can only be achieved if major customers of euro payment services such as public administrations become dedicated SEPA customers. Engagement of public administrations, however, requires active support by governments. The enthusiasm expressed for SEPA by EU government officials on their occasional visits to Brussels is in most cases less prominent once they are back home - where SEPA is suddenly denounced as yet another EU-let's-standardise-the-curvature-of-the banana-initiative. Herman Segers clarifies: failure by EU governments to create the incentives needed for SEPA implementation by the public sector deprives individual consumers and the EU retail payments market as a whole of substantial and tangible benefits.
Is an banana project or not - that is the question
The scenario is familiar: EU government repres entatives descend upon Brussels to intone Beethoven's Ode to Joy - hands on their eager European hearts, eyes firmly set on the dawn of the most competitive knowledge based economy globally (that would be the EU internal market1) rising above the generally grey Belgian horizon. That other scenario is familiar as well: safely back home these same EU government representatives immediately mutate into the national variation of Robin Hood, ready to blame "Brussels" for pushing yet another superfluous integration initiative followed by fervent declarations to defend the home-grown banana against overambitious EU officials. (For some further amusing and truly kafkaesque reading please refer to Commission Regulation (EC) No 2257/94 laying down quality standards for bananas; in particular Annex II, B (ii) on the characteristics of "Class I" EU bananas2).
Now, neglecting for a minute the fact that these EU officials are generally put into office by those national governments that like to paint them as some alien body snatchers who silently took over EU affairs, the point is granted that EU integration initiatives may vary as regards their individual level of common sense. Perhaps the quality of life of the European citizen and the global competitiveness of the internal market do not hinge primarily on a regulation that determines the curvature of the EU banana.
The question is whether the integration of euro retail payments e.g. the introduction of the Single Euro Payments Area (SEPA), is yet another policy-maker-driven banana initiative. Only if this would be the case could the lack of support by some EU governments for SEPA be excused.
SEPA - much ado about nothing?
In a recent speech Gertrude Tumpel-Gugerell, member of the Executive Board of the European Central Bank (ECB) , reiterated the importance of EU financial integration3. According to the ECB's definition, financial markets are considered integrated if all agents face the same set of rules, are treated equally and have equal access to financial products.
In the view of the ECB, financial integration "not only contributes to the smooth and effective transmission of the single monetary policy throughout the euro area, but also to the smooth operation of the underlying payment systems. Financial integration also increases the depth and liquidity of financial markets, and consequently enhances the resilience of the European financial system. It also offers greater scope for geographical risk diversification, promoting consumption and income risk sharing. Integrated financial markets help to realise the full economic potential of the European Union, as recalled in the Lisbon Strategy. Financial integration contributes to the development of the financial system by increasing competition and expanding markets, which results in lower intermediation costs and a more efficient allocation of capital. These effects, in turn, raise the potential for long-term non-inflationary economic growth."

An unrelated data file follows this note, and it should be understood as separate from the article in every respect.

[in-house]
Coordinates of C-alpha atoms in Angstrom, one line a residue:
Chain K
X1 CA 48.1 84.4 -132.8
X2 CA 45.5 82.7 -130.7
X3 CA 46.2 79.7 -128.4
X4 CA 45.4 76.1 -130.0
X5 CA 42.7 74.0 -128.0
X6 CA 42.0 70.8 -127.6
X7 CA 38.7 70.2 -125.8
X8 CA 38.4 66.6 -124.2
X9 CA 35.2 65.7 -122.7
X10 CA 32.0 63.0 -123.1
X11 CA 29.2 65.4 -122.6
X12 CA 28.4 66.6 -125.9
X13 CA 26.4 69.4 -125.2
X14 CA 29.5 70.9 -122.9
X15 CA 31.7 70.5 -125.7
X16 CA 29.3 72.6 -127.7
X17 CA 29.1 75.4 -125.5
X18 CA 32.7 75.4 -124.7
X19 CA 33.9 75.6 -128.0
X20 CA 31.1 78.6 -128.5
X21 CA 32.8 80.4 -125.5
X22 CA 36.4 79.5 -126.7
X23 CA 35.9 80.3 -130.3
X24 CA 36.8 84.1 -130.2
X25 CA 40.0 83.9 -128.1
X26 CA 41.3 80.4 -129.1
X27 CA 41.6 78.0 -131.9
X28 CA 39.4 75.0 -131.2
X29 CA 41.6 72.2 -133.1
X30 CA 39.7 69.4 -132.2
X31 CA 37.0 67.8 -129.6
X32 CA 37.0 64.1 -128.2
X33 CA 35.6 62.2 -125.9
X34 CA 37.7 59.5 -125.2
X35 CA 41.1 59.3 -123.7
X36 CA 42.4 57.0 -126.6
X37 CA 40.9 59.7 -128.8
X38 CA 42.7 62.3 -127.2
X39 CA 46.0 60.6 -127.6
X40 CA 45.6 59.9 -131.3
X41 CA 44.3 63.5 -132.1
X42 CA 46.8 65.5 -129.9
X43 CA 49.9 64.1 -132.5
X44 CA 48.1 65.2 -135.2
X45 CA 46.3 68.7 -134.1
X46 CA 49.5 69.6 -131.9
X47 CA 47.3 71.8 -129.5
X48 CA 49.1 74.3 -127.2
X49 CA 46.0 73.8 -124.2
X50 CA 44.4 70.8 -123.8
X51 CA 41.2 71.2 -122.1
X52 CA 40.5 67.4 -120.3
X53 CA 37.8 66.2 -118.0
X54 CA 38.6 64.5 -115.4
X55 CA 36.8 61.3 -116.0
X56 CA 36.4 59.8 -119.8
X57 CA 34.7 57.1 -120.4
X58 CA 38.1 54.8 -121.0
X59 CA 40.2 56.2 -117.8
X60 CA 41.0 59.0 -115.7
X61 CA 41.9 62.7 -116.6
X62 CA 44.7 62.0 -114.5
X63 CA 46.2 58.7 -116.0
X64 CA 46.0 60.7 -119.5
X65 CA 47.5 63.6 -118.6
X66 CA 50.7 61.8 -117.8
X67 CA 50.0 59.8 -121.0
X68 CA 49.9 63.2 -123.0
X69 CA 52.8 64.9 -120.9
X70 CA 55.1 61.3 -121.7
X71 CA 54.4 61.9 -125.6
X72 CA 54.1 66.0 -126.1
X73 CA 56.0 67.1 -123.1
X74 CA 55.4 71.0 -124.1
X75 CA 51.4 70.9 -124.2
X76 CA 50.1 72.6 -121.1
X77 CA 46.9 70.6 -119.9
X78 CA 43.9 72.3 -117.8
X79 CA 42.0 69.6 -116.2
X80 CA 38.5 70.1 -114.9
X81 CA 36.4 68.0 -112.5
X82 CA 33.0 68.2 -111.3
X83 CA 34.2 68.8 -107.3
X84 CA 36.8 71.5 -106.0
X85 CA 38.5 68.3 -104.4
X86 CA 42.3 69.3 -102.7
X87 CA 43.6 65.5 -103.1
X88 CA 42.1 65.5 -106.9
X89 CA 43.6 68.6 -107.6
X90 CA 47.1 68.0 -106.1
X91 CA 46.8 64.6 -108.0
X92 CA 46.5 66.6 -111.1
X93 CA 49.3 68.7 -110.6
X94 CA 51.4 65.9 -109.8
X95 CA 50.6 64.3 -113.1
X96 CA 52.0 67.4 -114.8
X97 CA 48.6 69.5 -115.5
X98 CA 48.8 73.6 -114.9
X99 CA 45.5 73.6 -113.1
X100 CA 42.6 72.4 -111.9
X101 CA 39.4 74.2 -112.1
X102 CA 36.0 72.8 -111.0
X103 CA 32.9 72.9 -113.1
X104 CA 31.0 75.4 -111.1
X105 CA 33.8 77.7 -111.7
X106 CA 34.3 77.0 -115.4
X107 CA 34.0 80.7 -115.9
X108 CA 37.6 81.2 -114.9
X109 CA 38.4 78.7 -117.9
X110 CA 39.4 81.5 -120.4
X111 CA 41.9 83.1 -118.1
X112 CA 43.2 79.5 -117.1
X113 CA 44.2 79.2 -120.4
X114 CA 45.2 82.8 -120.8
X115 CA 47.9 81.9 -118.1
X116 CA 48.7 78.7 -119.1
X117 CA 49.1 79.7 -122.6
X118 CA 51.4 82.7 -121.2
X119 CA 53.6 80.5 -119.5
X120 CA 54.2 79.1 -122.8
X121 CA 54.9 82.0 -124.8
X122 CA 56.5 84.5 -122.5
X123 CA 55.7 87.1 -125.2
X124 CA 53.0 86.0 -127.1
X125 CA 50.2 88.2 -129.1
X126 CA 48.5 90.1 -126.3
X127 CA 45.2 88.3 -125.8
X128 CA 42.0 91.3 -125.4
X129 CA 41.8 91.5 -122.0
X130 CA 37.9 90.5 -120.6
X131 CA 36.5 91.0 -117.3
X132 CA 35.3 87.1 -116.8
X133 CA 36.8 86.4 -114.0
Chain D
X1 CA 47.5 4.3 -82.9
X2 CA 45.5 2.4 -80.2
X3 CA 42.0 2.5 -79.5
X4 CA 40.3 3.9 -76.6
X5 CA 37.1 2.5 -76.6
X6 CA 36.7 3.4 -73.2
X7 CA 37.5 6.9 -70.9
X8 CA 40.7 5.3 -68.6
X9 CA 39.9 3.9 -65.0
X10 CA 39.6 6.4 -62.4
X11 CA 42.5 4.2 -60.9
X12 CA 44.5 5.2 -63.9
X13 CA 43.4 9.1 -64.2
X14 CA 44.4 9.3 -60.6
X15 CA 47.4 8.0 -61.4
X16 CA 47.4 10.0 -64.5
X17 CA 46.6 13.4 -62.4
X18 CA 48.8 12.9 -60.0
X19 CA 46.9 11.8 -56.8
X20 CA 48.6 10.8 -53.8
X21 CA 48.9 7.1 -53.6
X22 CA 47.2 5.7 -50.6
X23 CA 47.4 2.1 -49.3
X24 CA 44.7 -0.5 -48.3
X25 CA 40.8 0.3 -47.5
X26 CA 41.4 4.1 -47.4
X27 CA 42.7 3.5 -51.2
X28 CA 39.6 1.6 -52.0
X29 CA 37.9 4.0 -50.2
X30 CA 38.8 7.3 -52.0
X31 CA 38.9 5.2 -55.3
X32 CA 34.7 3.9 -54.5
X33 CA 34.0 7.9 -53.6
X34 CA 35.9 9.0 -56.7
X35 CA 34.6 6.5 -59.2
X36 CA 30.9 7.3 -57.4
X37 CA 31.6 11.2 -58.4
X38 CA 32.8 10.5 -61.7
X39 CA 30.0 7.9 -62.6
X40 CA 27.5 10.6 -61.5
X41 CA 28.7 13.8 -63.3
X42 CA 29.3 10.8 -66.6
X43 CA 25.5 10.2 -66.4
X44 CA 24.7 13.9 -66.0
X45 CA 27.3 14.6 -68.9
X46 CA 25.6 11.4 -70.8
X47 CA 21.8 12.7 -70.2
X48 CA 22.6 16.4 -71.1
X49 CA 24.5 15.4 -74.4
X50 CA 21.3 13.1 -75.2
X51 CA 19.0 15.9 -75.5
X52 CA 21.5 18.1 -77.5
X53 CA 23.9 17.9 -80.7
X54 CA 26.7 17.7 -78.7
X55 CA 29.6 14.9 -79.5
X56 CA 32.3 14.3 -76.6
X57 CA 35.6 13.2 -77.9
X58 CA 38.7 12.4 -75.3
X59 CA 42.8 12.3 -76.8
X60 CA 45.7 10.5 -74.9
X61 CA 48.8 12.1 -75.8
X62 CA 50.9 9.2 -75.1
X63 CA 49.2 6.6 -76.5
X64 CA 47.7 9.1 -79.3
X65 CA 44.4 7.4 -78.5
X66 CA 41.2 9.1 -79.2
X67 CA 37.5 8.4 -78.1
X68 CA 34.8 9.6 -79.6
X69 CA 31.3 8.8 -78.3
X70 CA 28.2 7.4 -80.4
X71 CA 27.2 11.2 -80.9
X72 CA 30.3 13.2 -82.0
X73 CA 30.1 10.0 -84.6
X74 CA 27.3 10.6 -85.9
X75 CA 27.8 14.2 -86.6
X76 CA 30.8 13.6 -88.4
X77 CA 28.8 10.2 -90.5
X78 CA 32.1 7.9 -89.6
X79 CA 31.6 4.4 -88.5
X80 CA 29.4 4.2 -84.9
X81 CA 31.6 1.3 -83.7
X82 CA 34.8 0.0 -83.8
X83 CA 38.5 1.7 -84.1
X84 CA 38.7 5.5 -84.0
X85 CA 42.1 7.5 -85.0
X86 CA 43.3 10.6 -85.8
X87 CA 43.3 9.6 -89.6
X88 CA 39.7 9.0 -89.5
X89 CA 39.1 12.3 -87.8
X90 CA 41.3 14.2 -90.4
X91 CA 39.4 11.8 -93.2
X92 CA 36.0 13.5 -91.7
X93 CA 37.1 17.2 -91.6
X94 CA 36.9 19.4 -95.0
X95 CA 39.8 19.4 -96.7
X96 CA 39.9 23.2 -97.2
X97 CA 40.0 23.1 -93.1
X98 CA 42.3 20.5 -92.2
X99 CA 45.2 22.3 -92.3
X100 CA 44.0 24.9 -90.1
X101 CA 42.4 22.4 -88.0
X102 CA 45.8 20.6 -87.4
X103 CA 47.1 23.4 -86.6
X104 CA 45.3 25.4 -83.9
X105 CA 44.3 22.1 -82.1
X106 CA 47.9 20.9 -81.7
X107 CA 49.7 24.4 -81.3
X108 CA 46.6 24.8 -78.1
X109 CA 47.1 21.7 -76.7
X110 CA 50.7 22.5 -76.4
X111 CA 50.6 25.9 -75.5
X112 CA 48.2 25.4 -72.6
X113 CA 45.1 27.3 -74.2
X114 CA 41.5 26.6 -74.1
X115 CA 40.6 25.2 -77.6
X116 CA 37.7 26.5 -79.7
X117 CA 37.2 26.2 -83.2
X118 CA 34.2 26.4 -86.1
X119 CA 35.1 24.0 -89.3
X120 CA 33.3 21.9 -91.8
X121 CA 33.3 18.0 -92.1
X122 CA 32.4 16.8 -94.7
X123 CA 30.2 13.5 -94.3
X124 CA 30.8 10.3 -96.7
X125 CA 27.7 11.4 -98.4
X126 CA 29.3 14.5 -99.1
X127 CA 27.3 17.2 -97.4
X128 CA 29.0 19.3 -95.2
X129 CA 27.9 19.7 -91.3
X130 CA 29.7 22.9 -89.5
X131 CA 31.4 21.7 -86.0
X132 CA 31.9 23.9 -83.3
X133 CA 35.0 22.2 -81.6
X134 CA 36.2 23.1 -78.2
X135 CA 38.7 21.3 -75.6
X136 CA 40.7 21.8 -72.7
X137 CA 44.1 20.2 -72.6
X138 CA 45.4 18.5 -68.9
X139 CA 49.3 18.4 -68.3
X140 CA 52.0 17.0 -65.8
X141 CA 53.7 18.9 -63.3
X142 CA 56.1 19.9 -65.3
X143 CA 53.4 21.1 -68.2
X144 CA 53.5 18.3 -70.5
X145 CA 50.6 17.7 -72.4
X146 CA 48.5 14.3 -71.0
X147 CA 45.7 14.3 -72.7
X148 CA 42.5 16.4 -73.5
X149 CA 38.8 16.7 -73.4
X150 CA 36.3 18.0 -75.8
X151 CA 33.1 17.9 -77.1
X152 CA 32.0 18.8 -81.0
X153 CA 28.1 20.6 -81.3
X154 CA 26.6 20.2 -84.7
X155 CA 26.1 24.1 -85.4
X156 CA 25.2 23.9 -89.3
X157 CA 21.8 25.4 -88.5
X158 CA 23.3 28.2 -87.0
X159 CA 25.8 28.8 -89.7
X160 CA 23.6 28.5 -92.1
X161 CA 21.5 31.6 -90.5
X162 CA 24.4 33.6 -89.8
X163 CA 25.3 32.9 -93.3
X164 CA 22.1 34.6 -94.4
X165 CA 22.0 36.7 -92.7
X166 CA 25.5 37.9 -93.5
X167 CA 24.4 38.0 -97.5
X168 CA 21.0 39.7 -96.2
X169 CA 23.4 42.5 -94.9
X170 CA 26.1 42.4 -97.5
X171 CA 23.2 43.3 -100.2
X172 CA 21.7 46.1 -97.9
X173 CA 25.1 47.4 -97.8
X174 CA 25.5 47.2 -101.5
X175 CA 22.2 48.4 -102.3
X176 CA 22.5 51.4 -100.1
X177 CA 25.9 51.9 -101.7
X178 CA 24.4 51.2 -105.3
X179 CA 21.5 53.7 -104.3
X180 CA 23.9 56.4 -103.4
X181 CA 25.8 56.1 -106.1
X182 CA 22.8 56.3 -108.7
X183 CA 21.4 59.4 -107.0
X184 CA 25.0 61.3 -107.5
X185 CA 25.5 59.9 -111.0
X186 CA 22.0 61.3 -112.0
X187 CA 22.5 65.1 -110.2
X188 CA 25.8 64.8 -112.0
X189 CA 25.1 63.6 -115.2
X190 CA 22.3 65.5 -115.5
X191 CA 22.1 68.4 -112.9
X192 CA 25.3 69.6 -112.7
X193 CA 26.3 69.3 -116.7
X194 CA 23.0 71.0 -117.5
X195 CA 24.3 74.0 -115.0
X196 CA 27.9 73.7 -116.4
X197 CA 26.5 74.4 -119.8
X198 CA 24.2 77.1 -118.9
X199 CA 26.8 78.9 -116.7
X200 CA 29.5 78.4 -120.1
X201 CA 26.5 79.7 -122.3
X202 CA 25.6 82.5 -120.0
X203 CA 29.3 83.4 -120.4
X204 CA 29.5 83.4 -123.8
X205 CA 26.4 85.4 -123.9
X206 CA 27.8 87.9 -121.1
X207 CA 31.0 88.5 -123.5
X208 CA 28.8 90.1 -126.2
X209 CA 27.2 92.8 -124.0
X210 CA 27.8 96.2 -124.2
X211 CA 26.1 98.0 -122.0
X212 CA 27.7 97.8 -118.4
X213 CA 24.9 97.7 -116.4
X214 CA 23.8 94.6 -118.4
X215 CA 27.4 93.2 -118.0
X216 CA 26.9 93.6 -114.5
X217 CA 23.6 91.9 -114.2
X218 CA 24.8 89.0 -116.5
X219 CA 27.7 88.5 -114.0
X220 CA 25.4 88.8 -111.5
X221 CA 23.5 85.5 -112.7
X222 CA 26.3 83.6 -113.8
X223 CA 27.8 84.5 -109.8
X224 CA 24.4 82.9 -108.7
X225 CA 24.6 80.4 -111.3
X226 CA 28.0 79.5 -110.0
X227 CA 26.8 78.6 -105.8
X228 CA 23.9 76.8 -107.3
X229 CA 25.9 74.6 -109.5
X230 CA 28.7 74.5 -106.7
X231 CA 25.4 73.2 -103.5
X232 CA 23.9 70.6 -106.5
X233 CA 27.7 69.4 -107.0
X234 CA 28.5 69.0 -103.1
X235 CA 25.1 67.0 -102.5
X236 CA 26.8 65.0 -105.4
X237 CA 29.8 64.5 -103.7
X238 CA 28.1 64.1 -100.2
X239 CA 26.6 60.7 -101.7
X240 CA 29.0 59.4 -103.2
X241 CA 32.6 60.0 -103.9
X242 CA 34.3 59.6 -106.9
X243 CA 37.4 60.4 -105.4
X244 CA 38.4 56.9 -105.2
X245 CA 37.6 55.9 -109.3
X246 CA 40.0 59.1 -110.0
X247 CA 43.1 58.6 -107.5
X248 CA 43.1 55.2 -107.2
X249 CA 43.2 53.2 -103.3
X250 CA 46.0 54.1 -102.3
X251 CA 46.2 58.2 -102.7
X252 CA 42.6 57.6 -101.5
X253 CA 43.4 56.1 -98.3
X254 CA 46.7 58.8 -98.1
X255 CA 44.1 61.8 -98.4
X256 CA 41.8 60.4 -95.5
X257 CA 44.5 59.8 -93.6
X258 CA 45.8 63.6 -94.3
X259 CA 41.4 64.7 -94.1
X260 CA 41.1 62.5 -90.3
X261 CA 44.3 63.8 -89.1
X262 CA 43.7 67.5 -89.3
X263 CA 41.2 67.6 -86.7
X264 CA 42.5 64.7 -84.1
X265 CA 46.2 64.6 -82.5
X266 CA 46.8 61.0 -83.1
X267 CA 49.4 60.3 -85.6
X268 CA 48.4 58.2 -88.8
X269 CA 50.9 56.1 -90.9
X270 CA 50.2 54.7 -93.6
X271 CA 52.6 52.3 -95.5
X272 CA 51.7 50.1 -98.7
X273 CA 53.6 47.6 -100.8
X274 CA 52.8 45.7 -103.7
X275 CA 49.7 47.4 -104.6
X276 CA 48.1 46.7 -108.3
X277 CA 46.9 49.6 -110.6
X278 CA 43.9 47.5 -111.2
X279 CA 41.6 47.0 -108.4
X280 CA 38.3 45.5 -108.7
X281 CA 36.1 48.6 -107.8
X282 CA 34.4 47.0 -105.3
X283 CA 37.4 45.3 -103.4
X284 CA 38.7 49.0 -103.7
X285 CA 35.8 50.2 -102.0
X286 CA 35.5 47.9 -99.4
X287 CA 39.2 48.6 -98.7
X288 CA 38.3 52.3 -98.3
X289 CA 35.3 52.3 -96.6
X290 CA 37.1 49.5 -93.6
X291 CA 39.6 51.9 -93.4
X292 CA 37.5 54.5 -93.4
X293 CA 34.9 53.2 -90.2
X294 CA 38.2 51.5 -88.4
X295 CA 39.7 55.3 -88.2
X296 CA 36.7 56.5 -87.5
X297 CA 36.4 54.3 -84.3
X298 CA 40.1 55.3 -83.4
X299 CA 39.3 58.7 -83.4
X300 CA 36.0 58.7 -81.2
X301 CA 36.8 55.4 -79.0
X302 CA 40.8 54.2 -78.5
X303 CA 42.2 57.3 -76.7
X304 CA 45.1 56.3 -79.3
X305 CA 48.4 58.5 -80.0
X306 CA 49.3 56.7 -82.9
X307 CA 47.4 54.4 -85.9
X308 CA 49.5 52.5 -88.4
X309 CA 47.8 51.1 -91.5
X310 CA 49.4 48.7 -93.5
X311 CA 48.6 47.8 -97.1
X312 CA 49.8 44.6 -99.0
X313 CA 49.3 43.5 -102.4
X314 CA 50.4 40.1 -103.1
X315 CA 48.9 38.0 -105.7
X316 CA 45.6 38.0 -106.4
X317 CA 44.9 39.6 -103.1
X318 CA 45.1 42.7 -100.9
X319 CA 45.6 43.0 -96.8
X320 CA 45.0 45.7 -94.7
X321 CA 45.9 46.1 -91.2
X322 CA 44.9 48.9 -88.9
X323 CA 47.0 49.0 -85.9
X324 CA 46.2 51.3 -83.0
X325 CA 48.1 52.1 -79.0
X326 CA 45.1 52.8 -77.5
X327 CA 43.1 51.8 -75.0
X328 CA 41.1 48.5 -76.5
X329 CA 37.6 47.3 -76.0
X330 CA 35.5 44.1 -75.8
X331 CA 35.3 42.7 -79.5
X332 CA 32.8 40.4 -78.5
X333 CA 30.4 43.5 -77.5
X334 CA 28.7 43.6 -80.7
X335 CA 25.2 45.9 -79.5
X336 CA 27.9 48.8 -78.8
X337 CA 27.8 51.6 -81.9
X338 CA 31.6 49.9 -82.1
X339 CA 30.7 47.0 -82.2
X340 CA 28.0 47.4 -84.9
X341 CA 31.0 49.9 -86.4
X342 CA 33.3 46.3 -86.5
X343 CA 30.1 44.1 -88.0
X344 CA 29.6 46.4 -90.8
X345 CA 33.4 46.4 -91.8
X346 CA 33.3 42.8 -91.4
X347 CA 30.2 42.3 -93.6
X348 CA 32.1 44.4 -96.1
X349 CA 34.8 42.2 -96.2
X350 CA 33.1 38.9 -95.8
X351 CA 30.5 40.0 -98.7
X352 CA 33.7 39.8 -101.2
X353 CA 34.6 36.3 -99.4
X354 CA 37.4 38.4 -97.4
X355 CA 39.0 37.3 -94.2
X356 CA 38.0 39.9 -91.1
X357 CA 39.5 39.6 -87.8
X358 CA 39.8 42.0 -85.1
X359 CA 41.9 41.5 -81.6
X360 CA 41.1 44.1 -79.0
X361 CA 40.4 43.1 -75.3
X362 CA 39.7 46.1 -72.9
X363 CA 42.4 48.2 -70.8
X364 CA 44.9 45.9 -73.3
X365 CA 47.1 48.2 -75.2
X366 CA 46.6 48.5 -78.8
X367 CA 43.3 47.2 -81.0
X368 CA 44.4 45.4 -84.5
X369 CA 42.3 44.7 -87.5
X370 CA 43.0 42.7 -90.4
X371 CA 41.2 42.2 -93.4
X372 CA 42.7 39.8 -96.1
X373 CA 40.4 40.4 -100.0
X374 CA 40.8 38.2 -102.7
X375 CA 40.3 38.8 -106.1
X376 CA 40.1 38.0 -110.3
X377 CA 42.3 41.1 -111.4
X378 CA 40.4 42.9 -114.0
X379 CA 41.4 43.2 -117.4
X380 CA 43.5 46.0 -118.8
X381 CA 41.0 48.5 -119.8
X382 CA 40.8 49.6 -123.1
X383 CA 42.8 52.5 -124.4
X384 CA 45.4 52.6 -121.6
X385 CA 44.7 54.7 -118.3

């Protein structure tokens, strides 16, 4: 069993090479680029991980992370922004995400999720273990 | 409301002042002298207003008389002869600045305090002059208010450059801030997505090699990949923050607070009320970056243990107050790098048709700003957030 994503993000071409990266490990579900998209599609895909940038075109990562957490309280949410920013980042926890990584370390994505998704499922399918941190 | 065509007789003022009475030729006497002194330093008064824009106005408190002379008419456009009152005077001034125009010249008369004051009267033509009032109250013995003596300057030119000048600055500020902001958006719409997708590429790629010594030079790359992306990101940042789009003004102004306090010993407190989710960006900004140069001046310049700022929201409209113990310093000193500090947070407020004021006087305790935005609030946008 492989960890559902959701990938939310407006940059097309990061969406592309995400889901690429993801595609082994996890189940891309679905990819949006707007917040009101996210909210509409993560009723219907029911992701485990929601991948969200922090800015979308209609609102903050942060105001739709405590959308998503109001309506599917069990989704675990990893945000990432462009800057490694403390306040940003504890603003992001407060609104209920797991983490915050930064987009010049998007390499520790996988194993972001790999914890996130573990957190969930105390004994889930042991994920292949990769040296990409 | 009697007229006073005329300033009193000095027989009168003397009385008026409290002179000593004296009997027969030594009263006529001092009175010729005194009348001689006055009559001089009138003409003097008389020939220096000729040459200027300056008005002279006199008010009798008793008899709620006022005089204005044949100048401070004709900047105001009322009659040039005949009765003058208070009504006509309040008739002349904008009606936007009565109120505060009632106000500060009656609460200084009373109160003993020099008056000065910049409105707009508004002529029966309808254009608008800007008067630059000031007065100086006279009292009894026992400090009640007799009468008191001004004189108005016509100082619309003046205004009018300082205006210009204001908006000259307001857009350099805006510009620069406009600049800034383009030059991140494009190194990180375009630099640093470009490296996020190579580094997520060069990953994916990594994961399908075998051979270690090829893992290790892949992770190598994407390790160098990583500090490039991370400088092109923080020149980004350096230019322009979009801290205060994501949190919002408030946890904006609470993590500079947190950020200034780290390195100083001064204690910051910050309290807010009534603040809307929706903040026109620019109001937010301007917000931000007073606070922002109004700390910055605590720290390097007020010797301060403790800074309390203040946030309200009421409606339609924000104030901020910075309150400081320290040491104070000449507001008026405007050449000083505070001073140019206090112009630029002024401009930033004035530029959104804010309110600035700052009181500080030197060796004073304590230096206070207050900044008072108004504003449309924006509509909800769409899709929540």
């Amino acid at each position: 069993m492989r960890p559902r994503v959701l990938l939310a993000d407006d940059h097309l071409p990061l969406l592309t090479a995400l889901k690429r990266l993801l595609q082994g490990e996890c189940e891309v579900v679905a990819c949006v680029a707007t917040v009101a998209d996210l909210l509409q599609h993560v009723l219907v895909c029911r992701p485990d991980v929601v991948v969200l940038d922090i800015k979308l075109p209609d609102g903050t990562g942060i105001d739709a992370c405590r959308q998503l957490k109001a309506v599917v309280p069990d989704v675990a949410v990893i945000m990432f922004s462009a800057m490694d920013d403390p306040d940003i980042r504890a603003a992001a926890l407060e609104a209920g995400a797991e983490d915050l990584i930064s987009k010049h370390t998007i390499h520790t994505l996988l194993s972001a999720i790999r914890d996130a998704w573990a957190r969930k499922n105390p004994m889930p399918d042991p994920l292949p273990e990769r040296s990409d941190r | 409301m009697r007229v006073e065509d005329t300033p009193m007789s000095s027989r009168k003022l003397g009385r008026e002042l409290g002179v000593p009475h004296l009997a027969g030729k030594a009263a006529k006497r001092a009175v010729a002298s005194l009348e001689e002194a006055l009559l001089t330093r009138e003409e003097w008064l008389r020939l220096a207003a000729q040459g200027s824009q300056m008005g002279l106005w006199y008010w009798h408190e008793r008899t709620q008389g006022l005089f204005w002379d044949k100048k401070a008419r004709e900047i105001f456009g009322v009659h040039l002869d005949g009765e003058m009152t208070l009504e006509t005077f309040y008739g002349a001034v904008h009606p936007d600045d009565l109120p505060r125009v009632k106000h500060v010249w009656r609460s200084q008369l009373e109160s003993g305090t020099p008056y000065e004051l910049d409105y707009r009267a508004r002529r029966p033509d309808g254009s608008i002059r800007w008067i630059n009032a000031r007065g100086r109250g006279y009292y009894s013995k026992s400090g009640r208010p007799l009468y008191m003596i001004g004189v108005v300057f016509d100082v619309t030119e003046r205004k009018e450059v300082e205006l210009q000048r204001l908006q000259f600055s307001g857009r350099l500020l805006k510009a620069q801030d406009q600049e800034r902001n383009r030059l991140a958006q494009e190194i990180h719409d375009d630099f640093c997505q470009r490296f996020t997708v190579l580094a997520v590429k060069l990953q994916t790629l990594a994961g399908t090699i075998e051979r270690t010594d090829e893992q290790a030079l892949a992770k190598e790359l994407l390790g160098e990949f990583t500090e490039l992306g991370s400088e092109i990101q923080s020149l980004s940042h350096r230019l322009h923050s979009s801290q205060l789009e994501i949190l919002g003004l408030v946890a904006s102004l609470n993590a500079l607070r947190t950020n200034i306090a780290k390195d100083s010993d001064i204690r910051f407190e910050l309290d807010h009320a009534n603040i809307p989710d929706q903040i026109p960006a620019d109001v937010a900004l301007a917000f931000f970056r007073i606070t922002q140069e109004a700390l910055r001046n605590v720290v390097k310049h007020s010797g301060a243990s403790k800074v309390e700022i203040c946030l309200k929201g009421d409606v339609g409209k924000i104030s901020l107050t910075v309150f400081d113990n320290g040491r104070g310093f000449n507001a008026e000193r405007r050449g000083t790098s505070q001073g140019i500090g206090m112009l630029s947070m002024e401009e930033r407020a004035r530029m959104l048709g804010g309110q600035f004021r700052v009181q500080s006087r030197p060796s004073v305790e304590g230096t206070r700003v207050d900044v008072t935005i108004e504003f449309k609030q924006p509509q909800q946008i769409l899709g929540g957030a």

To measure the degree of financial integration, the ECB monitors related progress in the areas of clearing and settlement infrastructures for payments and securities, on the one hand, and retail payment markets on the other.4 "The integration of the European retail payments market has yet to be achieved," states Ms Tumpel-Gugerell. "The creation of a Single Euro Payments Area (SEPA) will enable customers to make cashless payments throughout the euro area with a single set of payment instruments from a single bank account, regardless of their location. The Eurosystem considers the SEPA as an extremely important project for the European financial integration."
As you like it or show me the money
In addition to these systemic benefits that SEPA holds for the EU financial market, the integration of euro payments promises very tangible advantages for individual consumers and enterprises as a result of increased competition in the payments services sector: according to a study conducted at the request of the European Commission in early 2008, the replacement of existing national payment systems by SEPA holds a market potential of up to €123 billion in benefits over six years for the users of payments services5 - provided that migration to the new SEPA payment instruments takes place rapidly. On the other hand, if migration is slow, losses could amount to €43 billion. The European Commission also points out that depending on the success of SEPA uptake benefits for consumers may vary from €12 per head in a period of six years up to €1296.